"I think people should have more photos of themselves as children around. There's no way you can hate that version of yourself." -- Warsan Shire

Saturday, April 15, 2023

How Old Do You Feel?

      Research has shown that subjective age -- how old we feel -- and not our actual age is a better predictor of our overall health, memory, physical strength and longevity. So instead of asking someone how old they are, you should ask: How old do you feel?

     Cues about age can influence how old we feel. So one way to feel younger is to socialize with people who are younger. An older person married to a younger person may have a younger subjective age -- they feel younger, act younger. Spouses who are significantly younger actually tend to live shorter lives, older spouses live longer lives.

     Women who have children later in life are often surrounded by younger age-related cues in the form of younger mothers. The relatively older mothers have a longer life expectancy than women who bear children earlier in life.

     Women feel younger after having their hair colored and show a healthy decrease in blood pressure. Bald men see an older self in the mirror which may speed up the aging process. There is some evidence that bald men have higher risk of prostate cancer and coronary heart disease. So cosmetic changes -- coloring our hair, wearing a toupee -- could actually have some health-related benefits.

     As a corollary, when asked what age they would like to be, most people say 10 years younger than they actually are, according to a study from the Stanford Center on Longevity. So 70-year-olds say they want to be 60, and 60-year-olds say they'd like to be 50. Nobody says they want to be 20 again -- maybe because they remember they had a lot of uncertainty about their lives at age 20, and they don't want to relive all that anxiety again.

     What age would you like to be . . . you know, if you had a magic genie to grant you a wish? Me? I'd want to be 50 again. Which is 20 years younger than my actual age . . . but 10 years younger than how I feel.

     How do I know all this? I picked up a book called Better with Age: The Psychology of Successful Aging by Alan Castel. He offers plenty of good advice and interesting insights, some familiar, some new, at least to me.

     Castel refers to an old study from the 1980s that concluded there are three main factors to successful aging. 1) Being free of disability or disease; 2) having high cognitive and physical abilities; and 3) interacting with others in meaningful ways.

     He doesn't argue with this definition. But another definition of successful aging may involve the simple fact of reaching old age . . . because a lot of people, sometimes very successful people, don't get there, due to bad habits, bad luck, bad genes. So I guess those of us who have made it to 70 can congratulate ourselves. By one measure anyway, we are successful agers!

     Research has found that older adults do lose their ability to remember things. We cannot remember random numbers as easily as younger people. However, older adults are better at focusing on crucial information, and we do better remembering the important things. He quotes Cicero who said, "I've never heard of an old man who forgot where he buried his treasure."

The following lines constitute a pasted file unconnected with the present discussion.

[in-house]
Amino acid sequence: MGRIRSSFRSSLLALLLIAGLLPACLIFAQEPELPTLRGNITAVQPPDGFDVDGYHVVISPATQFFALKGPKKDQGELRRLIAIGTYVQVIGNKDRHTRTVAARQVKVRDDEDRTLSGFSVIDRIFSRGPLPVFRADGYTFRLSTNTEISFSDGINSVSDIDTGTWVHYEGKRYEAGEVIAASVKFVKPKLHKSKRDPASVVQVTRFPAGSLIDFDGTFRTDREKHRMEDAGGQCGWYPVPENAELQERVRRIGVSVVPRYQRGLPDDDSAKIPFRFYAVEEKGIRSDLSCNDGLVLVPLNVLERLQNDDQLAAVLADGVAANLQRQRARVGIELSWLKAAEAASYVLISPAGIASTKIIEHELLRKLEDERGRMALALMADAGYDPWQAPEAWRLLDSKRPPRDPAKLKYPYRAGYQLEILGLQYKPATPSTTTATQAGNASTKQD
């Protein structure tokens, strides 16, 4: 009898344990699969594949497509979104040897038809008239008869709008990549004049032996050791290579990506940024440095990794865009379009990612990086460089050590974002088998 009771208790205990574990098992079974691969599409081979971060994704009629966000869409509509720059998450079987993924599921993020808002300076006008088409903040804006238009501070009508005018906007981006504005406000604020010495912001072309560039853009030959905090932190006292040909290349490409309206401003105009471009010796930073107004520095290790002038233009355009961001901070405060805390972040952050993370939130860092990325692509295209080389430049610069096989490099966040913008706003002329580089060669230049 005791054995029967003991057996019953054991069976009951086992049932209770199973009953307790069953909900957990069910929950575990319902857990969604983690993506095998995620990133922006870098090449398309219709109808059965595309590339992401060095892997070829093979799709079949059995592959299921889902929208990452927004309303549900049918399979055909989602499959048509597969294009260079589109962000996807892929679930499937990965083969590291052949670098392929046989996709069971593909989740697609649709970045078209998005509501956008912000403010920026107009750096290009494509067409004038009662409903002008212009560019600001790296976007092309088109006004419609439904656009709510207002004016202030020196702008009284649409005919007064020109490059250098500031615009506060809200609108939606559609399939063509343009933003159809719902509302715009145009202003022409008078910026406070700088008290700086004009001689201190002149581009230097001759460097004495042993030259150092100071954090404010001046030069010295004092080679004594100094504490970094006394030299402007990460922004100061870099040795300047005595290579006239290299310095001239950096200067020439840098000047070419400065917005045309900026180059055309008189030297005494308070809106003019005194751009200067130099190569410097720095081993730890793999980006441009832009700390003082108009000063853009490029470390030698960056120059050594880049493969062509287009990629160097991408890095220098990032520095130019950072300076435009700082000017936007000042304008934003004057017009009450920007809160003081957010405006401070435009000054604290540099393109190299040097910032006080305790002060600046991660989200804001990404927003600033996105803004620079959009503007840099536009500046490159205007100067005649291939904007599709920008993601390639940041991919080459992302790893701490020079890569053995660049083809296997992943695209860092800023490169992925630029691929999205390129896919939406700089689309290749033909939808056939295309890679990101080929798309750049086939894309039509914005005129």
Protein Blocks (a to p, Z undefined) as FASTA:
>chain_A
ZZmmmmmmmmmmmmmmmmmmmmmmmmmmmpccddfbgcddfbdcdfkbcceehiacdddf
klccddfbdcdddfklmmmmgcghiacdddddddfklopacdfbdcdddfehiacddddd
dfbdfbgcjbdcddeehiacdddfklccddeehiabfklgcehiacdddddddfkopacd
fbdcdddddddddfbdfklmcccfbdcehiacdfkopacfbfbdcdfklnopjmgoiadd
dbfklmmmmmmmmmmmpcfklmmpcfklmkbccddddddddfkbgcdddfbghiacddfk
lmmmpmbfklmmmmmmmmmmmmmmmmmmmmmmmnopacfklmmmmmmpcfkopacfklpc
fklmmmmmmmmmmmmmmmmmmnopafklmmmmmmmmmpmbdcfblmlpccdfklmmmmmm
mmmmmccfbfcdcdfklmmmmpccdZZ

Castel does not believe in eating any specific foods to improve our health. Chocolate, blueberries, red wine, have all been promoted as miracle foods. The problem is, in order to gain any benefits, you'd have to eat or drink so much that the negative effects would far outweigh any benefits. He just recommends a standard healthy diet with lots of fruits and vegetables, not too much fat or sugar or salt.

     Physical exercise is also an important factor in staying healthy and living a long life . . . and to ward off dementia. But you don't have to do anything extraordinary. Castel says walking is the perfect exercise for older people. 

     In terms of keeping our minds sharp, it's not so much what we do as learning something new. If you've been doing crossword puzzles all your life, doing more crossword puzzles will not improve your mental facility. The secret is to learn something new -- how to paint, how to play the piano, how to speak a foreign language. On the other hand, if you already play the piano, but don't do crossword puzzles, then starting to do crossword puzzles could be helpful.

     The exception is reading. Reading keeps our minds sharp, regardless of how much we've been reading before. And curiously, even though reading is a solitary activity, somehow it also improves our social skills. And we all know that having an active social life helps us stay healthy and alert. So maybe joining a book club is the answer.


Terra said...

This is very intriguing to me as a senior citizen. The last paragraph about the benefits of reading is cheering to me, as I love reading an eclectic array of books, I am a retired librarian and an author. I am in a women's Bible study at my church and we have homework, so that is a new activity and combines reading and meeting with the ten ladies.